Tech by VICE

This Donald Trump Twitter Bot Is Surprisingly Convincing

"I thought this would be a good way to learn ... and have a little bit of fun in the process."

by Kaleigh Rogers
Mar 4 2016, 3:35pm

Image: Gage Skidmore/WikiMedia Commons/WikiMedia CommonsDonald Trump speaking at the 2013 Conservative Political Action Conference (CPAC) in National Harbor, Maryland.

There are a lot of bots out in the Twitterverse now, but only one bot has "the best words" and aims to make America great again. Meet Deep Drumpf, a Twitter bot created by a researcher at the Massachusetts Institute of Technology that pulls text from the speeches and debate transcripts of Republican presidential hopeful Donald Trump. (The name refers to the ancestral surname of the Trump clan, unearthed last week by Jon Oliver.)

Bradley Hayes, a postdoc at MIT's Computer Science and Artificial Intelligence Lab, created the bot this week using an AI technique called deep learning. The bot creates the tweets randomly one letter at a time but has learned patterns by analyzing Trump's speech. Hayes was inspired by a similar model that can spit out Shakespearean-style text, he said in a press release.

"Trump's language tends to be more simplistic, so I figured that, as a modeling problem, he would be the most manageable candidate to study," Hayes said in the release.

In fact, Trump's language is categorically simple: the Boston Globe recently ran candidate transcripts through an algorithm that determined Trump's speech could be understood by a fourth-grader. Ted Cruz, by comparison, generally speaks at just below a ninth-grade level.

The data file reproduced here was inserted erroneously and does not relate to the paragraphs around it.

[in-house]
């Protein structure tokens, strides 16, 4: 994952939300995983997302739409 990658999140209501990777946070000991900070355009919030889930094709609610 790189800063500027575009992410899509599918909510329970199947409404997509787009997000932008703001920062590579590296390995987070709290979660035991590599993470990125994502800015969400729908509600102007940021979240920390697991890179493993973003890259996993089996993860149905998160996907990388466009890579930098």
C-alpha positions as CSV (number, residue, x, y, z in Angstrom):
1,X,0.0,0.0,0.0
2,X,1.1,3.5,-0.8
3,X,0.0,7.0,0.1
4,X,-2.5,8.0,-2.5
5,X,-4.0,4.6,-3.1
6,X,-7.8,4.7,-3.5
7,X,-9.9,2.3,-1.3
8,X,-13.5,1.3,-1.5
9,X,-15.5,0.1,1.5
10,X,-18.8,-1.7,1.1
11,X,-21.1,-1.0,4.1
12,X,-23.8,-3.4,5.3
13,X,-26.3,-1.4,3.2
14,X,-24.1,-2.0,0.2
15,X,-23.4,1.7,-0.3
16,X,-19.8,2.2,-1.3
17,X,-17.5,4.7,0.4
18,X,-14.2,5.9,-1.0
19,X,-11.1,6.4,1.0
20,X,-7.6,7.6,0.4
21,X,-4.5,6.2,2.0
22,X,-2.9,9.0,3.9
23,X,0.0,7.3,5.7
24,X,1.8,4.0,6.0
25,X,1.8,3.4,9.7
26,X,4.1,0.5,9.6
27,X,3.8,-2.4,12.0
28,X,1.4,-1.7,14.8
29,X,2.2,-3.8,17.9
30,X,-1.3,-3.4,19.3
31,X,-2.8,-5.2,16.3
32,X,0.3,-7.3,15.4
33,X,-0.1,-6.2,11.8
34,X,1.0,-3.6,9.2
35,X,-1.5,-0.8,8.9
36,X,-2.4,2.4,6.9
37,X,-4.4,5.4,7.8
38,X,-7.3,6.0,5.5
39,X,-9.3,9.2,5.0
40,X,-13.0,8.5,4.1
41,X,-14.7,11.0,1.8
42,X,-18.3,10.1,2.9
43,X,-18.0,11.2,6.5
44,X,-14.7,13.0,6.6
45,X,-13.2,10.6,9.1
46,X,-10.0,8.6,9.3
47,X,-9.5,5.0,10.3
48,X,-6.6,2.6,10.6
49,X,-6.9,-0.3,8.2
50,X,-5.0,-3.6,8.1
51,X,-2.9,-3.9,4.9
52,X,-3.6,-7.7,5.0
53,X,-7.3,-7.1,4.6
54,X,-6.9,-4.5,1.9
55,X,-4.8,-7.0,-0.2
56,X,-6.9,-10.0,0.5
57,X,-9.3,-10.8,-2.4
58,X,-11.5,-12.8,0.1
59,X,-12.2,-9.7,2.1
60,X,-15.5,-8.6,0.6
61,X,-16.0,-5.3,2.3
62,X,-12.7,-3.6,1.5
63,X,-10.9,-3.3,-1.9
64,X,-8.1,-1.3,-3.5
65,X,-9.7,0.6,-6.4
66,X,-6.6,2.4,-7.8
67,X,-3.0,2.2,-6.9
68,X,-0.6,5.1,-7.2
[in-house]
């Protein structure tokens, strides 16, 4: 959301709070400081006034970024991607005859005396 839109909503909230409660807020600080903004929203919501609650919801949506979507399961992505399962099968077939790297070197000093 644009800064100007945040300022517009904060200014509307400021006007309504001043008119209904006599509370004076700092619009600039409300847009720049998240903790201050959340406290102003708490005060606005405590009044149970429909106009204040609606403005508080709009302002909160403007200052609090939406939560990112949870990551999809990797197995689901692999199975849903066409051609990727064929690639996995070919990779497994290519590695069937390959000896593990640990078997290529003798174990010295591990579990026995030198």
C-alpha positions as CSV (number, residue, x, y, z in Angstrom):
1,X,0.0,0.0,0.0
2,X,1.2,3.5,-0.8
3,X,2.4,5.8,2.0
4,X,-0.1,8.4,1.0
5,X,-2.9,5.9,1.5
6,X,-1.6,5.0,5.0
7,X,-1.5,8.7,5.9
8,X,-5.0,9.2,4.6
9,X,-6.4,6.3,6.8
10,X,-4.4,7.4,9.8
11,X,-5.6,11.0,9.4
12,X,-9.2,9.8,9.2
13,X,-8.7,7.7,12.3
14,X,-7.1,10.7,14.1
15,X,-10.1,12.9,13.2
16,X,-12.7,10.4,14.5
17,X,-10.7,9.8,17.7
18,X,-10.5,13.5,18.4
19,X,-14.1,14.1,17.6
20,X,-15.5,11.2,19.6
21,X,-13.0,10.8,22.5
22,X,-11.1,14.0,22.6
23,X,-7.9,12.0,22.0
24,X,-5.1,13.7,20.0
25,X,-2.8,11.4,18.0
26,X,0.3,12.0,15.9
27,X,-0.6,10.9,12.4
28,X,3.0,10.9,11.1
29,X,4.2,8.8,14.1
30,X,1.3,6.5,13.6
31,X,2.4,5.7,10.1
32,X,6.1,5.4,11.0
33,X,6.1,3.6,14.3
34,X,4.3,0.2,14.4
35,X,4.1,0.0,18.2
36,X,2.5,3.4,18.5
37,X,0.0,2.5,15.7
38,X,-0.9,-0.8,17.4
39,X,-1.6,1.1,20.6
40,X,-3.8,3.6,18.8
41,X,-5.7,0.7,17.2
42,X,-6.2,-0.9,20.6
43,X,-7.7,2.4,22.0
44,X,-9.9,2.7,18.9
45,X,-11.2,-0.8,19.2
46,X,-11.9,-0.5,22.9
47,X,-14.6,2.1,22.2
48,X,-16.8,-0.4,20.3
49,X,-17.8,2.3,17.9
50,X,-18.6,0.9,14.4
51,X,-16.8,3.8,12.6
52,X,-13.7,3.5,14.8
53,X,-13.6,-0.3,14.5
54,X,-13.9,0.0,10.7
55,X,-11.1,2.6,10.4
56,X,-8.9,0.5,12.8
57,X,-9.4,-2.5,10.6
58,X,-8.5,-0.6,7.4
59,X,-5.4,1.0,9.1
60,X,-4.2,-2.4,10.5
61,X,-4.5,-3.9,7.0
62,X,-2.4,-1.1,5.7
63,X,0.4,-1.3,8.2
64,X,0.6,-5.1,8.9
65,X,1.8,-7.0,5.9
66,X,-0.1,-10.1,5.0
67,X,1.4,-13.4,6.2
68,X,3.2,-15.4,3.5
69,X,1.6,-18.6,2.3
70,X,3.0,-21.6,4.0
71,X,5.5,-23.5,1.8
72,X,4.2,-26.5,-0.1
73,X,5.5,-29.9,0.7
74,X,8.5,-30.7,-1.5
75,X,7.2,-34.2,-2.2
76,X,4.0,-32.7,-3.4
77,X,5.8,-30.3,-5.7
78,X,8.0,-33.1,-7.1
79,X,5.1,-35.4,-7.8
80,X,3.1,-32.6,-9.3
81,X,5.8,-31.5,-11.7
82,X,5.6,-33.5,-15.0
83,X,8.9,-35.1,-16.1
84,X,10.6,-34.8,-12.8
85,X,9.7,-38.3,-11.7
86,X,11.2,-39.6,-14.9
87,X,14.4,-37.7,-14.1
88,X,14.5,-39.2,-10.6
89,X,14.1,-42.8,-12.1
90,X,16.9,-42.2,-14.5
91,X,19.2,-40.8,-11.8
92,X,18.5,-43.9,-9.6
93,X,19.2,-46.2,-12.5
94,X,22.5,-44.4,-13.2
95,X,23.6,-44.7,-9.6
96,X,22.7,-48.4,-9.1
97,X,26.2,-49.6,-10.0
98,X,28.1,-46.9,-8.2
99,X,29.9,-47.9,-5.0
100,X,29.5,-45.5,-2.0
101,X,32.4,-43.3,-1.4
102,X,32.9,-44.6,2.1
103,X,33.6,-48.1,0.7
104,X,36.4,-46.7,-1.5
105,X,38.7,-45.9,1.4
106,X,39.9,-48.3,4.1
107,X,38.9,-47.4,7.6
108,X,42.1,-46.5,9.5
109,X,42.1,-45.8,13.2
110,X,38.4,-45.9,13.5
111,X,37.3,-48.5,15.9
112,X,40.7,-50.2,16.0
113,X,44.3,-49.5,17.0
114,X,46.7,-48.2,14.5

"The algorithm essentially learns an underlying structure from all the data it gets, and then comes up with different combinations of the data that reflect the structure that it was taught," Hayes said.

It can even interact with Trump by pulling words from a recent tweet and replying:

Like many bots, a lot of the tweets wind up in a kind of uncanny zone of almost but not quite making sense. But then there are a few gems, which almost sounds pulled from the lips of the real estate mogul himself:

Hayes said he hopes to create more bots for other candidates, with his goal being to learn through experimentation.

"Much of my actual robotics research deals with these types of modeling techniques," Hayes said. "I thought this would be a good way to learn more about some of the concepts, and have a little bit of fun in the process."